“Do you agree that the generic nature of a statement is important evidence of a price impact?” Kavanaugh asked the teachers’ attorney. Yes, Goldstein replied, depending on the context.
Pressed to account for the actual difference between the parties here, Shanmugam later argued that the genericness determination should be “a sliding scale” and claimed that the teachers relied on a single expert “who couldn’t attribute the stock drop to the disclosures at issue.”
Goldstein said that characterization “made my head hurt” and went on to note that the teachers’ expert had produced several documents containing expert testimony which accounted for Goldman Sachs’s business model. “There is extensive evidence on our side,” he concluded.
And that was the actual heart of the matter.
Shunmugam said the teachers’ expert testimony was “painfully thin” and therefore shouldn’t have been enough to counter Goldman Sachs’s own expert’s conclusion about the alleged lack of impact that generic statements have on a company’s stock price.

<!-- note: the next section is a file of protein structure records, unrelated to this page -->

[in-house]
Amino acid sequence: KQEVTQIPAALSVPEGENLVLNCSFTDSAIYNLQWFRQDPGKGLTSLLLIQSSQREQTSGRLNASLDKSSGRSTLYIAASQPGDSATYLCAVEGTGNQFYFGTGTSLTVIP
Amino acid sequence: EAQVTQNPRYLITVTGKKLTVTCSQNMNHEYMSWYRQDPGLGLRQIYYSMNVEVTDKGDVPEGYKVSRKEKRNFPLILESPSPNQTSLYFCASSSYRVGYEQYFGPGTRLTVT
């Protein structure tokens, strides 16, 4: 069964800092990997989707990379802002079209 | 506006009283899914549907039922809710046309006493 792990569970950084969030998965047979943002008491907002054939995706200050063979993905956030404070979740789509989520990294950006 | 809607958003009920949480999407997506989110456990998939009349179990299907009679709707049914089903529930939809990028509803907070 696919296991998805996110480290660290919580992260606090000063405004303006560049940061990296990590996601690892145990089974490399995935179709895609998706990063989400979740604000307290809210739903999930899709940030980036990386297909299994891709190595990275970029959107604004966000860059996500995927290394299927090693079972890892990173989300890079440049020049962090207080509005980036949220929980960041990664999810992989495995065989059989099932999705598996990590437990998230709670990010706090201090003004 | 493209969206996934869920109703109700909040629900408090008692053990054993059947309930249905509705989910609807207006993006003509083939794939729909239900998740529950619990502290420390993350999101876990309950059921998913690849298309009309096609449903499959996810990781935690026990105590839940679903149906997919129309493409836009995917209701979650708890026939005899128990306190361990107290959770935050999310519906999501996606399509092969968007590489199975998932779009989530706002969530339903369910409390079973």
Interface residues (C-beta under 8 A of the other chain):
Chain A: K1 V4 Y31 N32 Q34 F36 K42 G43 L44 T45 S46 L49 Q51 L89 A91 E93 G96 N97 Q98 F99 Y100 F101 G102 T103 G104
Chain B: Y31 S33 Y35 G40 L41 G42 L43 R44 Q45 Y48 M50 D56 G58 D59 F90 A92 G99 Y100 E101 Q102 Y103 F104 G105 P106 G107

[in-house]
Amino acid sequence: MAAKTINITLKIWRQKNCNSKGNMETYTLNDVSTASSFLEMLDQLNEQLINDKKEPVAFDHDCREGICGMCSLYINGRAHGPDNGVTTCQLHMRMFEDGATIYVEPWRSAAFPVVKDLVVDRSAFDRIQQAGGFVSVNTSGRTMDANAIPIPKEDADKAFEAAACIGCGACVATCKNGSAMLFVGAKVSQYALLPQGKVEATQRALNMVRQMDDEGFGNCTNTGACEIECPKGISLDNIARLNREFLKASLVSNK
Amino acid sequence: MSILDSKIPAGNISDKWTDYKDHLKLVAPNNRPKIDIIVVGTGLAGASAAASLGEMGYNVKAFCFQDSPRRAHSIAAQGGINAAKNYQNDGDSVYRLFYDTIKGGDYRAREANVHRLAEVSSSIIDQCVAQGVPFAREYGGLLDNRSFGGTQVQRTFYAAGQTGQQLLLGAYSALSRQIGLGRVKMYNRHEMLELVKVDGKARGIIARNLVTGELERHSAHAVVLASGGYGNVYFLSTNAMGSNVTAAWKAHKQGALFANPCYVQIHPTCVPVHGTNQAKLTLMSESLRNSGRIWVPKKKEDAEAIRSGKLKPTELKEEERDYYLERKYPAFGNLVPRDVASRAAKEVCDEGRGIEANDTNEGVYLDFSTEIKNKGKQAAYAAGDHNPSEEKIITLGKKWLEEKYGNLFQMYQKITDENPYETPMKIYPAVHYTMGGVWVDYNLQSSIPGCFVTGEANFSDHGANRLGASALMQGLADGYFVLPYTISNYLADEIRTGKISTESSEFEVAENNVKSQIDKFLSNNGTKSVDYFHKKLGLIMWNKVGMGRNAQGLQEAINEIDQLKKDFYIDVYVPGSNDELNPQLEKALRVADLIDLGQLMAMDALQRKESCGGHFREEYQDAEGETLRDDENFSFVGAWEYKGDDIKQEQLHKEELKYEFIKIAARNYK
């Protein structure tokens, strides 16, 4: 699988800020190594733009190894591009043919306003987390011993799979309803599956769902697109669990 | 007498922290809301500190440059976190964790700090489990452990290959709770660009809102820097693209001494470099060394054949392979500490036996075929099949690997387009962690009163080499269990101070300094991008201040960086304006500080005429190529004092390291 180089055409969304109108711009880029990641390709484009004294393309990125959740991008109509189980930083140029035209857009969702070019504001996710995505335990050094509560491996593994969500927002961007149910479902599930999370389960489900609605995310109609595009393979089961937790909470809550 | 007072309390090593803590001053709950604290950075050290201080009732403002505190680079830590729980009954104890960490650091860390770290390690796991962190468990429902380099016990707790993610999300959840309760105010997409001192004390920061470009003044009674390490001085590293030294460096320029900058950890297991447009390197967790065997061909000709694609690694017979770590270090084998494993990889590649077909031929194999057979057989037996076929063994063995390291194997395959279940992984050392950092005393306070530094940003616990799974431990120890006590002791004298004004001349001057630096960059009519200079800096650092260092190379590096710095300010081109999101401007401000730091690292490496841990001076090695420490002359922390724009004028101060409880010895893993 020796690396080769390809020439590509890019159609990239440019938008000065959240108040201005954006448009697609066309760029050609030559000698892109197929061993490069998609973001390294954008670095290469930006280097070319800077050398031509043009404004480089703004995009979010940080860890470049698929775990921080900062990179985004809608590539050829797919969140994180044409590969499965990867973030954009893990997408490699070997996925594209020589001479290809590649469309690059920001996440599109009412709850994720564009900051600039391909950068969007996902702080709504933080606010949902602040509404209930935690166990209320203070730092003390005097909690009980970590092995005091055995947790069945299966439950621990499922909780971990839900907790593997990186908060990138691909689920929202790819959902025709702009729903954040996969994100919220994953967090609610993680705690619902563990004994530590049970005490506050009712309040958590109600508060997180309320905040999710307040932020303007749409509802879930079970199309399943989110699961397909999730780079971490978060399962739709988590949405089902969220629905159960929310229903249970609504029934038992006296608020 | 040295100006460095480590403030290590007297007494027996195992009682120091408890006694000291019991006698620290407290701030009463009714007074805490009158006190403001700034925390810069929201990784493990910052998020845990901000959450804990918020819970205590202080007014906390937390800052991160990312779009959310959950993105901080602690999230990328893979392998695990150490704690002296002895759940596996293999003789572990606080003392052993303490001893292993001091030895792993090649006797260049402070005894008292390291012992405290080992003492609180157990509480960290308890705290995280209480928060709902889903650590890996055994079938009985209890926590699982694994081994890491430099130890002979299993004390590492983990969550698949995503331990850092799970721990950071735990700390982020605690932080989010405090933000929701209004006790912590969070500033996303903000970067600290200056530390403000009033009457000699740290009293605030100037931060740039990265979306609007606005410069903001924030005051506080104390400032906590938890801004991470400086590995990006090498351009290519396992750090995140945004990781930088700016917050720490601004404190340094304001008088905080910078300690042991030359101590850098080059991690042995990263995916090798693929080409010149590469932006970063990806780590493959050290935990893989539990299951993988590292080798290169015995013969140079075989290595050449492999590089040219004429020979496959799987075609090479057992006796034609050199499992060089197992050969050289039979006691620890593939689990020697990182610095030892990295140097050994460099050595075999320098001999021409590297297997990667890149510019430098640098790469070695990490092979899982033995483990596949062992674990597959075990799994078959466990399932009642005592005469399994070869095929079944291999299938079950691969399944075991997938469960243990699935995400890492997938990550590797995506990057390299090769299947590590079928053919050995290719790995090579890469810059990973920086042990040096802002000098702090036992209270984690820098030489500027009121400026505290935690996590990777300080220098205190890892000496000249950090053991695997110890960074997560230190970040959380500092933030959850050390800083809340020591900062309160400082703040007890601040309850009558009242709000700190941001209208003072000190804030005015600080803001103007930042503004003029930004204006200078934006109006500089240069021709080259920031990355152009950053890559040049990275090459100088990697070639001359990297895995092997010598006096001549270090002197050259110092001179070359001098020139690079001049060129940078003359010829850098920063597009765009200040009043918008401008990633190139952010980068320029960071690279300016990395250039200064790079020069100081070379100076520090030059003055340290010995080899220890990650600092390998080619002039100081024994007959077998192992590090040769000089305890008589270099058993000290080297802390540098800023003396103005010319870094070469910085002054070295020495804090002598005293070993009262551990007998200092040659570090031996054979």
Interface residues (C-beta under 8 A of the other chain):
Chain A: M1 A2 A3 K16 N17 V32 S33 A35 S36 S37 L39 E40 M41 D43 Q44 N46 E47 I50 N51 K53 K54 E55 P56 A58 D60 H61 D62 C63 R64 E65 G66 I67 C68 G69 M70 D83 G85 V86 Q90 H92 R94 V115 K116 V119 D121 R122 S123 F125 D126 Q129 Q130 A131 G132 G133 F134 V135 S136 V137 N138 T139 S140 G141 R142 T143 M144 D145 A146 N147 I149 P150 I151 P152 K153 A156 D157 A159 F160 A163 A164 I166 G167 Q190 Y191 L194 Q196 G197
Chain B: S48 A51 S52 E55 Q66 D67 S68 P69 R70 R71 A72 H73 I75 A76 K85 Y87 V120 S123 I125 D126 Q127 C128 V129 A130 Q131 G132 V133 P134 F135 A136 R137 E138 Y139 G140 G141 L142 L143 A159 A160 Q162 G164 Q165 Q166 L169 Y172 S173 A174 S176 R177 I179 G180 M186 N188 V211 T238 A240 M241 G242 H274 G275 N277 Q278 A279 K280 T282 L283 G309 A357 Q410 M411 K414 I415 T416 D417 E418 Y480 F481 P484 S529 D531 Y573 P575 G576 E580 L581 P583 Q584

Goldstein argued that Goldman Sach’s statements at issue were “not purely generic.” And he went on to note that the teachers; expert opinions “attributed the drop in the share price to statements made by Goldman about how they resolve conflicts of interest.”
As for where that left the nation’s high court, not even they seemed to really know.
[image via Win McNamee/Getty Images]